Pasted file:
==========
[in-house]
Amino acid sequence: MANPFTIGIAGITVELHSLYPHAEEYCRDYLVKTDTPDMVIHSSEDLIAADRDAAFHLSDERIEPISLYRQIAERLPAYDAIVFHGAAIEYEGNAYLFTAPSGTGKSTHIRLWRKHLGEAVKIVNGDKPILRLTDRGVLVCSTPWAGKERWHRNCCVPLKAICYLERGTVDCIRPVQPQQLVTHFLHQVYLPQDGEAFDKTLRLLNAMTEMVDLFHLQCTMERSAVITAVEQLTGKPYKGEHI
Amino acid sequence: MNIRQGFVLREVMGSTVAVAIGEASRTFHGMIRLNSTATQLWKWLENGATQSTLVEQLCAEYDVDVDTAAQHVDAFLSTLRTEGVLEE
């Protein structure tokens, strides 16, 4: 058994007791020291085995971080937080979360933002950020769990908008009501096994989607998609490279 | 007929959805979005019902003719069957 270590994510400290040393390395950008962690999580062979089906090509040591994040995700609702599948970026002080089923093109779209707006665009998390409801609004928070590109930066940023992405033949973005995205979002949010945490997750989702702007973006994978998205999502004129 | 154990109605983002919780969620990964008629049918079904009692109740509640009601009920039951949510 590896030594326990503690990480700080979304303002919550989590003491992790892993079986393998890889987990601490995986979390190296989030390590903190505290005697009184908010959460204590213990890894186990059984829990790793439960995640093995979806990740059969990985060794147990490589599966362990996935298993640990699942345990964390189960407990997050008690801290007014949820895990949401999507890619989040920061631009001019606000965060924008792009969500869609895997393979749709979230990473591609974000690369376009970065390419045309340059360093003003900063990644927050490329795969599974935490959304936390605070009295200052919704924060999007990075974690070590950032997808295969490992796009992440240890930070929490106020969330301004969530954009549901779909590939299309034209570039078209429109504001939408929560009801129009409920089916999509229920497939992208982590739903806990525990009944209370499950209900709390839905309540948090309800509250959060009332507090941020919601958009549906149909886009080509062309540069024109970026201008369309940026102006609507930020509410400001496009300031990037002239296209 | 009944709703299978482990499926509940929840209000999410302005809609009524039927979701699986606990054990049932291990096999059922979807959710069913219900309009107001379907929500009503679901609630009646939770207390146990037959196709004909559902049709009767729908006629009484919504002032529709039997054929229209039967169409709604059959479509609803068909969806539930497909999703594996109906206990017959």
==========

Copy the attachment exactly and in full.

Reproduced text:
[in-house]
Amino acid sequence: MANPFTIGIAGITVELHSLYPHAEEYCRDYLVKTDTPDMVIHSSEDLIAADRDAAFHLSDERIEPISLYRQIAERLPAYDAIVFHGAAIEYEGNAYLFTAPSGTGKSTHIRLWRKHLGEAVKIVNGDKPILRLTDRGVLVCSTPWAGKERWHRNCCVPLKAICYLERGTVDCIRPVQPQQLVTHFLHQVYLPQDGEAFDKTLRLLNAMTEMVDLFHLQCTMERSAVITAVEQLTGKPYKGEHI
Amino acid sequence: MNIRQGFVLREVMGSTVAVAIGEASRTFHGMIRLNSTATQLWKWLENGATQSTLVEQLCAEYDVDVDTAAQHVDAFLSTLRTEGVLEE
């Protein structure tokens, strides 16, 4: 058994007791020291085995971080937080979360933002950020769990908008009501096994989607998609490279 | 007929959805979005019902003719069957 270590994510400290040393390395950008962690999580062979089906090509040591994040995700609702599948970026002080089923093109779209707006665009998390409801609004928070590109930066940023992405033949973005995205979002949010945490997750989702702007973006994978998205999502004129 | 154990109605983002919780969620990964008629049918079904009692109740509640009601009920039951949510 590896030594326990503690990480700080979304303002919550989590003491992790892993079986393998890889987990601490995986979390190296989030390590903190505290005697009184908010959460204590213990890894186990059984829990790793439960995640093995979806990740059969990985060794147990490589599966362990996935298993640990699942345990964390189960407990997050008690801290007014949820895990949401999507890619989040920061631009001019606000965060924008792009969500869609895997393979749709979230990473591609974000690369376009970065390419045309340059360093003003900063990644927050490329795969599974935490959304936390605070009295200052919704924060999007990075974690070590950032997808295969490992796009992440240890930070929490106020969330301004969530954009549901779909590939299309034209570039078209429109504001939408929560009801129009409920089916999509229920497939992208982590739903806990525990009944209370499950209900709390839905309540948090309800509250959060009332507090941020919601958009549906149909886009080509062309540069024109970026201008369309940026102006609507930020509410400001496009300031990037002239296209 | 009944709703299978482990499926509940929840209000999410302005809609009524039927979701699986606990054990049932291990096999059922979807959710069913219900309009107001379907929500009503679901609630009646939770207390146990037959196709004909559902049709009767729908006629009484919504002032529709039997054929229209039967169409709604059959479509609803068909969806539930497909999703594996109906206990017959």